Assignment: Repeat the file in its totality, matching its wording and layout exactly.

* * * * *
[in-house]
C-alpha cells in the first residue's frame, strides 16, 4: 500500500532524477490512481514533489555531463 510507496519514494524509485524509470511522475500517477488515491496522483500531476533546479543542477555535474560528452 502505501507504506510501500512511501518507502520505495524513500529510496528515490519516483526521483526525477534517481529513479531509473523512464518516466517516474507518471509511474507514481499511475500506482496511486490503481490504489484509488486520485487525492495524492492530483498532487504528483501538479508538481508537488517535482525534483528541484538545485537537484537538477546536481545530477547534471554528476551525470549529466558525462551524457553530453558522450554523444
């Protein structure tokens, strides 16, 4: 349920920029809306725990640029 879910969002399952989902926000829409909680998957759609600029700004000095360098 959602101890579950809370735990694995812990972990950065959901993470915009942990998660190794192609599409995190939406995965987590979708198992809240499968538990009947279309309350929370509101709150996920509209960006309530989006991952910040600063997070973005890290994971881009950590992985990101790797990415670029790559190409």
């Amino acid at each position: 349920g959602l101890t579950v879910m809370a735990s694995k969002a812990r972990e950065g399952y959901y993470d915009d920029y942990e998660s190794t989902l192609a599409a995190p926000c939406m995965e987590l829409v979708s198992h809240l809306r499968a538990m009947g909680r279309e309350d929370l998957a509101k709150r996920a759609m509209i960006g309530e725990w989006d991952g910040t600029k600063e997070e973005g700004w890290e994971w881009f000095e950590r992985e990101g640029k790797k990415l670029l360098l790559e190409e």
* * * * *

[in-house]
C-alpha cells in the first residue's frame, strides 16, 4: 500500500532524477490512481514533489555531463 510507496519514494524509485524509470511522475500517477488515491496522483500531476533546479543542477555535474560528452 502505501507504506510501500512511501518507502520505495524513500529510496528515490519516483526521483526525477534517481529513479531509473523512464518516466517516474507518471509511474507514481499511475500506482496511486490503481490504489484509488486520485487525492495524492492530483498532487504528483501538479508538481508537488517535482525534483528541484538545485537537484537538477546536481545530477547534471554528476551525470549529466558525462551524457553530453558522450554523444
């Protein structure tokens, strides 16, 4: 349920920029809306725990640029 879910969002399952989902926000829409909680998957759609600029700004000095360098 959602101890579950809370735990694995812990972990950065959901993470915009942990998660190794192609599409995190939406995965987590979708198992809240499968538990009947279309309350929370509101709150996920509209960006309530989006991952910040600063997070973005890290994971881009950590992985990101790797990415670029790559190409």
């Amino acid at each position: 349920g959602l101890t579950v879910m809370a735990s694995k969002a812990r972990e950065g399952y959901y993470d915009d920029y942990e998660s190794t989902l192609a599409a995190p926000c939406m995965e987590l829409v979708s198992h809240l809306r499968a538990m009947g909680r279309e309350d929370l998957a509101k709150r996920a759609m509209i960006g309530e725990w989006d991952g910040t600029k600063e997070e973005g700004w890290e994971w881009f000095e950590r992985e990101g640029k790797k990415l670029l360098l790559e190409e």